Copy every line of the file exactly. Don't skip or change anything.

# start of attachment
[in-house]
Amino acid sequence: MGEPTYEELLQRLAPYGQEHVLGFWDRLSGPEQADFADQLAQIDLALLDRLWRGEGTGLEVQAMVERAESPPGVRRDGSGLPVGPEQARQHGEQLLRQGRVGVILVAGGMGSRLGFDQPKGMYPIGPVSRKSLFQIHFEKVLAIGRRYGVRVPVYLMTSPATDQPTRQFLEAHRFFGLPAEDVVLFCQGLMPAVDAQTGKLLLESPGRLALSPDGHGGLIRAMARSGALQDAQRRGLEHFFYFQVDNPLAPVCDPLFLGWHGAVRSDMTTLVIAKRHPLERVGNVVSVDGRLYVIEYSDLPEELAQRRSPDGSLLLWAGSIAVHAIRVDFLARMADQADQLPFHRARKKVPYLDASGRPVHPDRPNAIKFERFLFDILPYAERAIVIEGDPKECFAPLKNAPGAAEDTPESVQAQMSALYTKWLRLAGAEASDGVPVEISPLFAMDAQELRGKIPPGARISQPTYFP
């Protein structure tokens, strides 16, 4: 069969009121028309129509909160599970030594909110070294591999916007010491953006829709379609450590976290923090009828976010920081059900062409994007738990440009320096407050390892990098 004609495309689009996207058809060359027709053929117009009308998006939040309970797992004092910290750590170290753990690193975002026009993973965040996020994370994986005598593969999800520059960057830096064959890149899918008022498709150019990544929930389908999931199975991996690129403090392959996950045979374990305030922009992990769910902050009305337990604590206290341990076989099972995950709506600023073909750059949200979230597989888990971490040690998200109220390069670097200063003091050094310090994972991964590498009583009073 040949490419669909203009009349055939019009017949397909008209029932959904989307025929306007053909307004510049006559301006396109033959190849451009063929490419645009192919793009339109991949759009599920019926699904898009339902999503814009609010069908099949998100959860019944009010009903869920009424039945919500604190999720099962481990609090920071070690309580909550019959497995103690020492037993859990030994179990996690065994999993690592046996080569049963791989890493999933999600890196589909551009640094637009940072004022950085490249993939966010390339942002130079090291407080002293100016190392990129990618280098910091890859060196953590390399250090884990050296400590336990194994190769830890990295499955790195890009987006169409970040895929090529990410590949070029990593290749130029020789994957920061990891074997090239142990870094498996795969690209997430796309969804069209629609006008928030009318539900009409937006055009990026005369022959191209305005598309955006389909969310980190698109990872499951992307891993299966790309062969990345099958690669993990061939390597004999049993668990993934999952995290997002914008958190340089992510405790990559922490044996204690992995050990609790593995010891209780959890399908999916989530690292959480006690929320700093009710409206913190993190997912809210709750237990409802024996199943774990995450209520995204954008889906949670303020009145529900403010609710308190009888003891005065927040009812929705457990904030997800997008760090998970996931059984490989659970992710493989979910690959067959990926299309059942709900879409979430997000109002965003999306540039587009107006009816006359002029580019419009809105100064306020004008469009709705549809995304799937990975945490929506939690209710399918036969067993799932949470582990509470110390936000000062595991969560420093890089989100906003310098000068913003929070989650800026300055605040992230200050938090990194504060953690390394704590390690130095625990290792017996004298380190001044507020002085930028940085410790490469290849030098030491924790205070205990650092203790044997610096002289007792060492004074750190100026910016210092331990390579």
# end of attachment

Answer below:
[in-house]
Amino acid sequence: MGEPTYEELLQRLAPYGQEHVLGFWDRLSGPEQADFADQLAQIDLALLDRLWRGEGTGLEVQAMVERAESPPGVRRDGSGLPVGPEQARQHGEQLLRQGRVGVILVAGGMGSRLGFDQPKGMYPIGPVSRKSLFQIHFEKVLAIGRRYGVRVPVYLMTSPATDQPTRQFLEAHRFFGLPAEDVVLFCQGLMPAVDAQTGKLLLESPGRLALSPDGHGGLIRAMARSGALQDAQRRGLEHFFYFQVDNPLAPVCDPLFLGWHGAVRSDMTTLVIAKRHPLERVGNVVSVDGRLYVIEYSDLPEELAQRRSPDGSLLLWAGSIAVHAIRVDFLARMADQADQLPFHRARKKVPYLDASGRPVHPDRPNAIKFERFLFDILPYAERAIVIEGDPKECFAPLKNAPGAAEDTPESVQAQMSALYTKWLRLAGAEASDGVPVEISPLFAMDAQELRGKIPPGARISQPTYFP
């Protein structure tokens, strides 16, 4: 069969009121028309129509909160599970030594909110070294591999916007010491953006829709379609450590976290923090009828976010920081059900062409994007738990440009320096407050390892990098 004609495309689009996207058809060359027709053929117009009308998006939040309970797992004092910290750590170290753990690193975002026009993973965040996020994370994986005598593969999800520059960057830096064959890149899918008022498709150019990544929930389908999931199975991996690129403090392959996950045979374990305030922009992990769910902050009305337990604590206290341990076989099972995950709506600023073909750059949200979230597989888990971490040690998200109220390069670097200063003091050094310090994972991964590498009583009073 040949490419669909203009009349055939019009017949397909008209029932959904989307025929306007053909307004510049006559301006396109033959190849451009063929490419645009192919793009339109991949759009599920019926699904898009339902999503814009609010069908099949998100959860019944009010009903869920009424039945919500604190999720099962481990609090920071070690309580909550019959497995103690020492037993859990030994179990996690065994999993690592046996080569049963791989890493999933999600890196589909551009640094637009940072004022950085490249993939966010390339942002130079090291407080002293100016190392990129990618280098910091890859060196953590390399250090884990050296400590336990194994190769830890990295499955790195890009987006169409970040895929090529990410590949070029990593290749130029020789994957920061990891074997090239142990870094498996795969690209997430796309969804069209629609006008928030009318539900009409937006055009990026005369022959191209305005598309955006389909969310980190698109990872499951992307891993299966790309062969990345099958690669993990061939390597004999049993668990993934999952995290997002914008958190340089992510405790990559922490044996204690992995050990609790593995010891209780959890399908999916989530690292959480006690929320700093009710409206913190993190997912809210709750237990409802024996199943774990995450209520995204954008889906949670303020009145529900403010609710308190009888003891005065927040009812929705457990904030997800997008760090998970996931059984490989659970992710493989979910690959067959990926299309059942709900879409979430997000109002965003999306540039587009107006009816006359002029580019419009809105100064306020004008469009709705549809995304799937990975945490929506939690209710399918036969067993799932949470582990509470110390936000000062595991969560420093890089989100906003310098000068913003929070989650800026300055605040992230200050938090990194504060953690390394704590390690130095625990290792017996004298380190001044507020002085930028940085410790490469290849030098030491924790205070205990650092203790044997610096002289007792060492004074750190100026910016210092331990390579």